Kelle Groom

Twelve Wings & Mother of the Holy Hope
February 23, 2021 Groom Kelle



It was difficult to get a nurse.
Larry sends me a drawing full of eyes,
wetland gleam. We lay our flowers down.
The destroying angel has twelve wings:
pitch pine, red cedar. Black cherries, shadbush.
Grabs hold of evergreens on the way, waiting
to reach them. Skids down the hill of wet leaves.
The purple boundary is one limit of our perception.
Numbers connect with names in the Book of
These we know because there is a stone.
They are so close, one on top of another.
Like an arm thrown out, a gray arrow points:
down below in the bowl of leaves.
In 1856 a boy of eighteen created mauveine, mauve,
10,000 shells to make a single gram of purple until
it is a cape, shroud, the gown worn in remembrance.
We climb the top edge as if we are a tightrope.
There is no map and each wrong
of even carrying the bodies reminded him of the early
away in the woods, the fear of attending them.
And cold, hidden
white carnations small as a baby’s fist, damp.
Larry who carries a kind of funeral
on either side a church aisle, as this
ewers. Broad leaves of black oak and locust lit
the fire road which from above is a green.
I pulled off Route 6 into the sand.





Falling out of trees, off horses, ladders,
imprisoned, shot, wounded in explosions,
lost at sea, the women mostly in bed.
Three hundred & fifty years of accidents
& illness, pain painted on 700 tiles
in the Sanctuary of the Madonna del Bagno.


In 1657, a man in Casalina, Italy prayed
to an image of the Madonna & Child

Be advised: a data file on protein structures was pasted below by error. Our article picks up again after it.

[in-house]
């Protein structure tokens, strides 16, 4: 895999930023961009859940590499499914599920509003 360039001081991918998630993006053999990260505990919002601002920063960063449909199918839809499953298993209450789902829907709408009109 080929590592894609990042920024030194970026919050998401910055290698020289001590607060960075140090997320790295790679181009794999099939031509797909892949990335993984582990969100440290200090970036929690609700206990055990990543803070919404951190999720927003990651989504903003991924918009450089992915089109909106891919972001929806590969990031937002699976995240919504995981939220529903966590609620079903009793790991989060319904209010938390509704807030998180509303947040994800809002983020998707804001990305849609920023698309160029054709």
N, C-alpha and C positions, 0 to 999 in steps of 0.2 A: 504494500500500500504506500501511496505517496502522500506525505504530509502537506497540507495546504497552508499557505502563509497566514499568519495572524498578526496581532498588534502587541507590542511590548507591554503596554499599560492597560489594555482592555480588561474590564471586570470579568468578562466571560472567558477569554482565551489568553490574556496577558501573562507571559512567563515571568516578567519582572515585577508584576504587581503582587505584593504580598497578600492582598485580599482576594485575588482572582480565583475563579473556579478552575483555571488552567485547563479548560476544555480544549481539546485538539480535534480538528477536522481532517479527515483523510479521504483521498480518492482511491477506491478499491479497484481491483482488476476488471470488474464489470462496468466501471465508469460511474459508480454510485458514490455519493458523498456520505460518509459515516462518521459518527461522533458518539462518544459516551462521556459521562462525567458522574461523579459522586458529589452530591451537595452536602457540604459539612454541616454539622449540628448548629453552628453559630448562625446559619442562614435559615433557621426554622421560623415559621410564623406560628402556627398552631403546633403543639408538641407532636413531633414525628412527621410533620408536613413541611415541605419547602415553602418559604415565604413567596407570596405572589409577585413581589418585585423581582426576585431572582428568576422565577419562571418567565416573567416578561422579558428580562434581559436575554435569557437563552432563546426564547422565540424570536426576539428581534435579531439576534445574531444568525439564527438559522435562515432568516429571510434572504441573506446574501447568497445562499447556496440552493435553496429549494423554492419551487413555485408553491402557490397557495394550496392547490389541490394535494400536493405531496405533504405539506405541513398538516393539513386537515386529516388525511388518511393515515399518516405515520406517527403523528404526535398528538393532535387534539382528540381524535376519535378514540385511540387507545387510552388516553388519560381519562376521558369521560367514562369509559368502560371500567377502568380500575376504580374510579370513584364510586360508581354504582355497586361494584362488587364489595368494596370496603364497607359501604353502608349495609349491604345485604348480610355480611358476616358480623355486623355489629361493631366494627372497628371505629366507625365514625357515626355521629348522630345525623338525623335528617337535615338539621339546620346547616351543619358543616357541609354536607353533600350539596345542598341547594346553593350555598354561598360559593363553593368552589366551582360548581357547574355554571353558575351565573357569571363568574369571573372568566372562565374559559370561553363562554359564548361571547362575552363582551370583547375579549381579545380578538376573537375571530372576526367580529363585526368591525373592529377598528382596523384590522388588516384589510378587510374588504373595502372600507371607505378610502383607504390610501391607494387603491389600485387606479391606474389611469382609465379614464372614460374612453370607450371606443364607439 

broken from the bottom
of a drinking cup & placed in the branches
of an oak tree for safekeeping. The man,
Cristoforo, prayed for his sick wife,
& when he returned home, she was well.


He & his wife traveled back to the oak tree
in gratitude, hung an ex-voto, a painted tile
illustrating her illness, recovery, grace received.
Word spread. People wanted the bark, leaves.
I think of my father’s cancer, my mother’s stroke,
how I would do anything to save them, how they were saved.


A church was built. To save the tree,
it was brought inside & died, preserved
as a relic, with the original tile
from Cristoforo, which, when men
attempted to steal it, broke in their hands.
In 1980, 201 tiles were stolen, 40 damaged.
The church isolated, theft easy.
Ceramic powder scattered like ghosts
in the yellow air, empty squares on the walls,
smashed tiles, pews heaped. Long-gone thieves
covered with the white dust of centuries
of people saying thank you, thank you.


Kelle Groom is the author of the memoir, I Wore the Ocean in the Shape of a Girl (Simon & Schuster), a Barnes & Noble Discover selection, New York Times Book Review Editor’s Choice, and a Library Journal Best Memoir. An NEA Fellow and Massachusetts Cultural Council Fellow, Groom’s work appears in AGNI, American Poetry Review, Best American Poetry, New England Review, The New Yorker, New York Times, Ploughshares, Plume, and Poetry, among others. Her four poetry collections include Underwater City (University Press of Florida), Luckily, Five Kingdoms, and Spill (Anhinga Press). Her forthcoming memoir-in-essays, How to Live will be published by Tupelo Press in October 2023. Groom is a nonfiction editor at AGNI Magazine and lives in New Smyrna Beach, Florida.